In the years following 1968, NCCC played a supporting role in establishing the Alpine Lakes Wilderness Area (1976) and a leading role in passing the Washington Wilderness Act (1984). The 1984 Act protected many high-priority places for NCCC, including the Mt. Baker, Noisy – Diobsud, Lake Chelan – Sawtooth, Boulder River, and Glacier Peak additions; and  Henry Jackson, Clearwater, Norse Peak, and William O. Douglas Wilderness Areas. Over one million acres of land were protected by the 1984 Act. NCCC’s particular focus was on the Mt. Baker and Boulder River areas.

Conservation efforts shifted to different arenas after 1984, but the 21st century has seen renewed efforts to create Wilderness areas in Washington State. NCCC was a leader in the effort to designate the Wild Sky Wilderness northeast of Seattle, culminating in the passage of the Wild Sky bill in May 2008. The Wild Sky bill, sponsored by Senator Patty Murray and Congressman Rick Larsen (2nd Congressional District before district lines were re-drawn in 2012) designated about 106,000 acres of land as Wilderness in the North Fork Skykomish and Beckler watersheds north of Highway 2, in the Stevens Pass area.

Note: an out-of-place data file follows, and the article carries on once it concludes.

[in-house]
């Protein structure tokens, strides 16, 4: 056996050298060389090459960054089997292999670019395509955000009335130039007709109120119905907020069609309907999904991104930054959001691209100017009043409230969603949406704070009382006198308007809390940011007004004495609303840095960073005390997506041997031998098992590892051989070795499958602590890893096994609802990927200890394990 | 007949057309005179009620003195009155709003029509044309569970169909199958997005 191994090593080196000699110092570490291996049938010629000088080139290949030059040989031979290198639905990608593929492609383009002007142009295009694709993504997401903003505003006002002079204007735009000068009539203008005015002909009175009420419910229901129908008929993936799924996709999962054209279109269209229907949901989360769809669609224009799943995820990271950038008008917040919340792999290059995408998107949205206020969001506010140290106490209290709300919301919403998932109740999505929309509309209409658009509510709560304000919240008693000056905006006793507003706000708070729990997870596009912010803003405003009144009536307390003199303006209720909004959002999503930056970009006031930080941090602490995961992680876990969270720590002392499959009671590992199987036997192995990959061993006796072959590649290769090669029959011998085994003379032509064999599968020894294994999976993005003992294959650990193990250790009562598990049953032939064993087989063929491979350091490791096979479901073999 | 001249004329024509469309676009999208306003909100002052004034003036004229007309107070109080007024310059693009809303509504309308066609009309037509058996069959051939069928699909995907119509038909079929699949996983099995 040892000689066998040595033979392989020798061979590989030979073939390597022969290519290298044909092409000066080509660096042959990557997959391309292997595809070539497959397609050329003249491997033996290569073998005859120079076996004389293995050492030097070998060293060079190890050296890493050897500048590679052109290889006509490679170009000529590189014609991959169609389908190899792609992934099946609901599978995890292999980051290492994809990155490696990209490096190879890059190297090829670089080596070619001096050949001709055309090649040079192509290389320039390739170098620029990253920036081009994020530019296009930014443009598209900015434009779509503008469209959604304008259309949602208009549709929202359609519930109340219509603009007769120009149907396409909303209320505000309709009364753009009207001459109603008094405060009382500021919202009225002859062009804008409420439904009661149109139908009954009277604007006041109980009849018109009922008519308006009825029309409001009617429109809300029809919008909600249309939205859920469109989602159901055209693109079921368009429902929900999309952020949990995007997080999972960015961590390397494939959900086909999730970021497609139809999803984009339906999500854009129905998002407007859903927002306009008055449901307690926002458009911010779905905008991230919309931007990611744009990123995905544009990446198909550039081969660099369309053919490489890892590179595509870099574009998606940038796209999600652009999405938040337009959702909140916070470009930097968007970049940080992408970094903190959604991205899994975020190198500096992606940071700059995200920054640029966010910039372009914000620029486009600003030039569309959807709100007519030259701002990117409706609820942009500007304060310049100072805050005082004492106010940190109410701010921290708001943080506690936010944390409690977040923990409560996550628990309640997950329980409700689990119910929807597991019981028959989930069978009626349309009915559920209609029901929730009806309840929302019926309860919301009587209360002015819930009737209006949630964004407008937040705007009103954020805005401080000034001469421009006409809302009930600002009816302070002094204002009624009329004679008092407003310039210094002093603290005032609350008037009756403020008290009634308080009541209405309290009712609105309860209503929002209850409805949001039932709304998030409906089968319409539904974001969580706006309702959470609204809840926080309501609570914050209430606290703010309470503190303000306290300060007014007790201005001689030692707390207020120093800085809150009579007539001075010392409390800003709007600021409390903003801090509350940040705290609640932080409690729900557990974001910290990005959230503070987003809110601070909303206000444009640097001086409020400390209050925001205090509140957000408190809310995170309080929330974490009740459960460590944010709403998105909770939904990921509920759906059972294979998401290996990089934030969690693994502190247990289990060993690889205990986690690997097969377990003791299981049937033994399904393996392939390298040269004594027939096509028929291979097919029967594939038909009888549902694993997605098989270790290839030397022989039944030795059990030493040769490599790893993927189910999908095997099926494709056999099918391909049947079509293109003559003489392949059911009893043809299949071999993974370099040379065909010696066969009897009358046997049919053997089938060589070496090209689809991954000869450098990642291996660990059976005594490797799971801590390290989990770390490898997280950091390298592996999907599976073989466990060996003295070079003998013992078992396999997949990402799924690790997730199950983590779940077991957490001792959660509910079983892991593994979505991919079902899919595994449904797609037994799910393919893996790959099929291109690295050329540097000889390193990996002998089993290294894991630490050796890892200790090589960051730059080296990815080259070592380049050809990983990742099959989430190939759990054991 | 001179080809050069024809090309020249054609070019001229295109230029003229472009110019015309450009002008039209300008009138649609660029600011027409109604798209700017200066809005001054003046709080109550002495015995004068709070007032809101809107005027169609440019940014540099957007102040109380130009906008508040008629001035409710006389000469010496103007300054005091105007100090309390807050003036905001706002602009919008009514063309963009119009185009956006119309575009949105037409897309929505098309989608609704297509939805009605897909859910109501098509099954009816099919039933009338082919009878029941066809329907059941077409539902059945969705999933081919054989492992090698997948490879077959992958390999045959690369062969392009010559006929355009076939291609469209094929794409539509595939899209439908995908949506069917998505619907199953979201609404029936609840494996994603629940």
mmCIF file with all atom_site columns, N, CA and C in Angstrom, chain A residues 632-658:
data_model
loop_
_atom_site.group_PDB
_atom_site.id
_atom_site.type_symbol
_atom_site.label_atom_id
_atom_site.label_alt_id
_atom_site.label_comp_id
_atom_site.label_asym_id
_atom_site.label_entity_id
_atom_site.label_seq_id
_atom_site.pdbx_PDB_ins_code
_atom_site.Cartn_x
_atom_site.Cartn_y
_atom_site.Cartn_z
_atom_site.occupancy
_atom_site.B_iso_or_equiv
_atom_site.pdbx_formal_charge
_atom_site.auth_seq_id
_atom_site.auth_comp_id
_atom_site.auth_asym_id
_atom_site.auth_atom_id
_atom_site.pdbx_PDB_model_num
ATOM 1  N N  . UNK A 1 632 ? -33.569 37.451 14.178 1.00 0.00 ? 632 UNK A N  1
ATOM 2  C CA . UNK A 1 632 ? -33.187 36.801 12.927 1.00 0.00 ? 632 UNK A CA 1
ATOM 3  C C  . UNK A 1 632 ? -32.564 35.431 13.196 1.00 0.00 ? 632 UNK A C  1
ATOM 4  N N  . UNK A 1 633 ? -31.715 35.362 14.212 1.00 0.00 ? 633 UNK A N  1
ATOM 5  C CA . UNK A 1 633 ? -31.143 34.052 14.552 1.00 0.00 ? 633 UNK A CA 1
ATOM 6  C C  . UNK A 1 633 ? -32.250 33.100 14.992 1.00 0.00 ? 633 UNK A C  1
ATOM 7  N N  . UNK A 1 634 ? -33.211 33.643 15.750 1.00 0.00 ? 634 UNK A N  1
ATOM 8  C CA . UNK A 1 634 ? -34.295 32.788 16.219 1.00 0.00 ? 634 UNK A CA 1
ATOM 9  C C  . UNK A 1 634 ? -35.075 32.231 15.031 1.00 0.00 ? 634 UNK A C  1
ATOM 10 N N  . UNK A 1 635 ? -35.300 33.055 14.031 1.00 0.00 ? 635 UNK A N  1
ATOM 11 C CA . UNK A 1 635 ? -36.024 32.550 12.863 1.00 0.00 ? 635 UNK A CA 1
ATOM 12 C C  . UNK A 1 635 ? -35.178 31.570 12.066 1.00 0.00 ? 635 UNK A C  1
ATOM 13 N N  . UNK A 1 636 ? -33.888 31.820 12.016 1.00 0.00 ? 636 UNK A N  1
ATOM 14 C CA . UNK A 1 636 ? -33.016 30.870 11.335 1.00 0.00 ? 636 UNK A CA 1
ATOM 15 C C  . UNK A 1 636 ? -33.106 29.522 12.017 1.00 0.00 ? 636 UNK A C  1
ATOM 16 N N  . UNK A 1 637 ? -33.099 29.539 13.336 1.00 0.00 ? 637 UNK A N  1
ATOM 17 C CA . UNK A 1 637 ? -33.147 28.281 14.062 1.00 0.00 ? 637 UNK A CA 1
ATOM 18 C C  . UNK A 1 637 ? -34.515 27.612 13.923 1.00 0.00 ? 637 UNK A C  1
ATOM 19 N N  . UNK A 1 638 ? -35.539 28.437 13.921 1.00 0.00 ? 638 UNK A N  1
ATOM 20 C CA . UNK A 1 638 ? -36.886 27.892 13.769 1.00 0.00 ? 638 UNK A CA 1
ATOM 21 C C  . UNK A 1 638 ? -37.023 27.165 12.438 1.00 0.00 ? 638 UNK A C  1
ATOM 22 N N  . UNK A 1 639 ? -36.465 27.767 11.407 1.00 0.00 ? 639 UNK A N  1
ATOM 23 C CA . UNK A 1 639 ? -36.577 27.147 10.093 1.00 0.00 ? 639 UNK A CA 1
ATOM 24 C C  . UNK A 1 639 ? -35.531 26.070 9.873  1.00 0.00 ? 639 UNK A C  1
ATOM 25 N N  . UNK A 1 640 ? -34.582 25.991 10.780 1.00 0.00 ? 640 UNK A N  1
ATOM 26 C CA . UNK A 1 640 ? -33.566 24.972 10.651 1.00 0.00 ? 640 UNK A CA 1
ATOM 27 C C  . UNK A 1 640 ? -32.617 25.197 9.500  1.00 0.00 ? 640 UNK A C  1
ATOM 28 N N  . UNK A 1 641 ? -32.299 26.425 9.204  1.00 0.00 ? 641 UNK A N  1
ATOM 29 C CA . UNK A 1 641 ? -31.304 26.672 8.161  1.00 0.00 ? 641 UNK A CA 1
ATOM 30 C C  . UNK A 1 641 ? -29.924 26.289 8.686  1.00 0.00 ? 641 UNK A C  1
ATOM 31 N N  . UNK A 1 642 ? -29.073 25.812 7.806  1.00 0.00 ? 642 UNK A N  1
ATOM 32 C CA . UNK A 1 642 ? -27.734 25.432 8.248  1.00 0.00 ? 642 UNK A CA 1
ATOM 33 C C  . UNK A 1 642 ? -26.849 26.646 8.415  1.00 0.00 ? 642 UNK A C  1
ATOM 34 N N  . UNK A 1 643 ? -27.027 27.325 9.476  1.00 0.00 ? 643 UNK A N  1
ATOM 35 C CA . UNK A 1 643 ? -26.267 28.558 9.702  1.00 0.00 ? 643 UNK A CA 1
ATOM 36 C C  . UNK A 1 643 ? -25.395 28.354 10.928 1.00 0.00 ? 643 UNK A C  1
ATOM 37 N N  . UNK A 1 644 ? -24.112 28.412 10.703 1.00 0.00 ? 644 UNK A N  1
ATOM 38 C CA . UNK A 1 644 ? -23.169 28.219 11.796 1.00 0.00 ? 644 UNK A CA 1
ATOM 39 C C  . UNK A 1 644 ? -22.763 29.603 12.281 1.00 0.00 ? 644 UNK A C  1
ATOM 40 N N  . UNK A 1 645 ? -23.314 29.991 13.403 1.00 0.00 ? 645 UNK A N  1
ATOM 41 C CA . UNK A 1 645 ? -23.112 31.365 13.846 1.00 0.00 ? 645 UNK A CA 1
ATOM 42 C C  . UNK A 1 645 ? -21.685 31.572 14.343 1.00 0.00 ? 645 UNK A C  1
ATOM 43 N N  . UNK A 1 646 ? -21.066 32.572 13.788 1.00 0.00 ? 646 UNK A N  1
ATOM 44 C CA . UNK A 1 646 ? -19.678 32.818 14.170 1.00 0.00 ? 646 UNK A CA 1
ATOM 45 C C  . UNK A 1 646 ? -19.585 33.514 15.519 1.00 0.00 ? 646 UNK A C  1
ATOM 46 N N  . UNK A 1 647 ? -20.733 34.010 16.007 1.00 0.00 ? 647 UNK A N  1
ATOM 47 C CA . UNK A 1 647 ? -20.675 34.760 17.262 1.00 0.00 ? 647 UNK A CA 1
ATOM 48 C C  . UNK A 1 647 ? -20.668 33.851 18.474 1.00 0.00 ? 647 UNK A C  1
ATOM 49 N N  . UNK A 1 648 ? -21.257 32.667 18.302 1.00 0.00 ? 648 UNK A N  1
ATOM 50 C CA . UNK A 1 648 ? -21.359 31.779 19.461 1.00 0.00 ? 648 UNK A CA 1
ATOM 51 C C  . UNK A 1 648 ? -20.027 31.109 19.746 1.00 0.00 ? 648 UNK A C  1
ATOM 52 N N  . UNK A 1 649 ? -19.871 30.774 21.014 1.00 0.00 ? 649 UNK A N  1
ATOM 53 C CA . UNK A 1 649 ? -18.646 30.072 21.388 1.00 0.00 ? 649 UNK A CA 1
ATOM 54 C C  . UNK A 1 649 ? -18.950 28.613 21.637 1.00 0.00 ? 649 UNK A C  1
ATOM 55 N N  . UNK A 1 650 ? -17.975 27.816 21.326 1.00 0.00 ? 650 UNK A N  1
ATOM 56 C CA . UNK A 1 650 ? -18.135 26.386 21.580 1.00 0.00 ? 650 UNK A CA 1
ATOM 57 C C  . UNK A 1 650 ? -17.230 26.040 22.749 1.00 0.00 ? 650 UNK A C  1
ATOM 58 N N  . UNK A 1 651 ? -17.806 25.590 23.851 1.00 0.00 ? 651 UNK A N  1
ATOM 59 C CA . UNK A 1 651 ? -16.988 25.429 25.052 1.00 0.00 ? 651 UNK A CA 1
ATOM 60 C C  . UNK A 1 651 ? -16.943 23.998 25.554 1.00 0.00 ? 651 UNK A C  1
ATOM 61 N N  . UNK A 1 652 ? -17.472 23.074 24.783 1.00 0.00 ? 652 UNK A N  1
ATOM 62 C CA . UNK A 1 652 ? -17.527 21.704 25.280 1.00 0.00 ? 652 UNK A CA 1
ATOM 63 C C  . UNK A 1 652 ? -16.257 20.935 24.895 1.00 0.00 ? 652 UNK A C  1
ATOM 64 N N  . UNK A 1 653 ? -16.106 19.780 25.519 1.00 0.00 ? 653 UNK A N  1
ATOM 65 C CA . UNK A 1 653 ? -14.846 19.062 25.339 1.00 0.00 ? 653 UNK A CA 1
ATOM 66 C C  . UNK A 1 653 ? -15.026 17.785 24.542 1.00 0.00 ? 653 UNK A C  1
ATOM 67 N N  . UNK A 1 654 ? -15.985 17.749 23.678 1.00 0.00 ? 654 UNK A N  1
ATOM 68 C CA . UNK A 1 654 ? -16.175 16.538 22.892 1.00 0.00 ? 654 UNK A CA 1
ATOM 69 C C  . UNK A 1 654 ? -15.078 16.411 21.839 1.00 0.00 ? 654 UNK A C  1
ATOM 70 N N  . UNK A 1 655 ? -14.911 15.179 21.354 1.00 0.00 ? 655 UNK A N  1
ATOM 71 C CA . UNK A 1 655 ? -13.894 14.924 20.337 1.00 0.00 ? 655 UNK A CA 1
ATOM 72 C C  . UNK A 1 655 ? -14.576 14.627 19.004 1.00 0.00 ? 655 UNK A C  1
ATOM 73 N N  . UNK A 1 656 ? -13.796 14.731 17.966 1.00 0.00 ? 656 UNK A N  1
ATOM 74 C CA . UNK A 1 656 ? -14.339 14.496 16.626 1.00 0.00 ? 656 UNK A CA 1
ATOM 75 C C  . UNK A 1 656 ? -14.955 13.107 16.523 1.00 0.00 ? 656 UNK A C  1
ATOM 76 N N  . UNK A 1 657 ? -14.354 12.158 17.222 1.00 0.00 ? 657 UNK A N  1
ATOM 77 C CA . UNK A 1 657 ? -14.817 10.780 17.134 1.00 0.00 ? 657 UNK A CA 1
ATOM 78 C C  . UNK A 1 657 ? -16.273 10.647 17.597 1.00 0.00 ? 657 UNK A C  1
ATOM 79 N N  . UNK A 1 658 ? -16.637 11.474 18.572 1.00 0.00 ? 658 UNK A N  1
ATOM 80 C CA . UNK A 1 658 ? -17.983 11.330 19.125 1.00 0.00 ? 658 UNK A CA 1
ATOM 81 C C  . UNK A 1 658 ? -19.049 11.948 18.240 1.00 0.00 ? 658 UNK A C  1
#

The Wild Sky Bill is a marked departure from the politics of the past which limited most Wilderness areas to higher elevations. It includes extensive lowland forests, as well as many miles of salmon streams, something almost totally absent from most existing protected areas in the North Cascades.

Photo by Kevin Geraghty

The upshot is that the areas protected as a part of Wild Sky are ecologically rich and biologically diverse.  NCCC board members devoted countless hours and played large roles in determining boundaries that take in about 60,000 acres of high elevation old growth forests (above 3,000 feet) and about 14,000 acres of rare low elevation old growth (below 3,000 feet).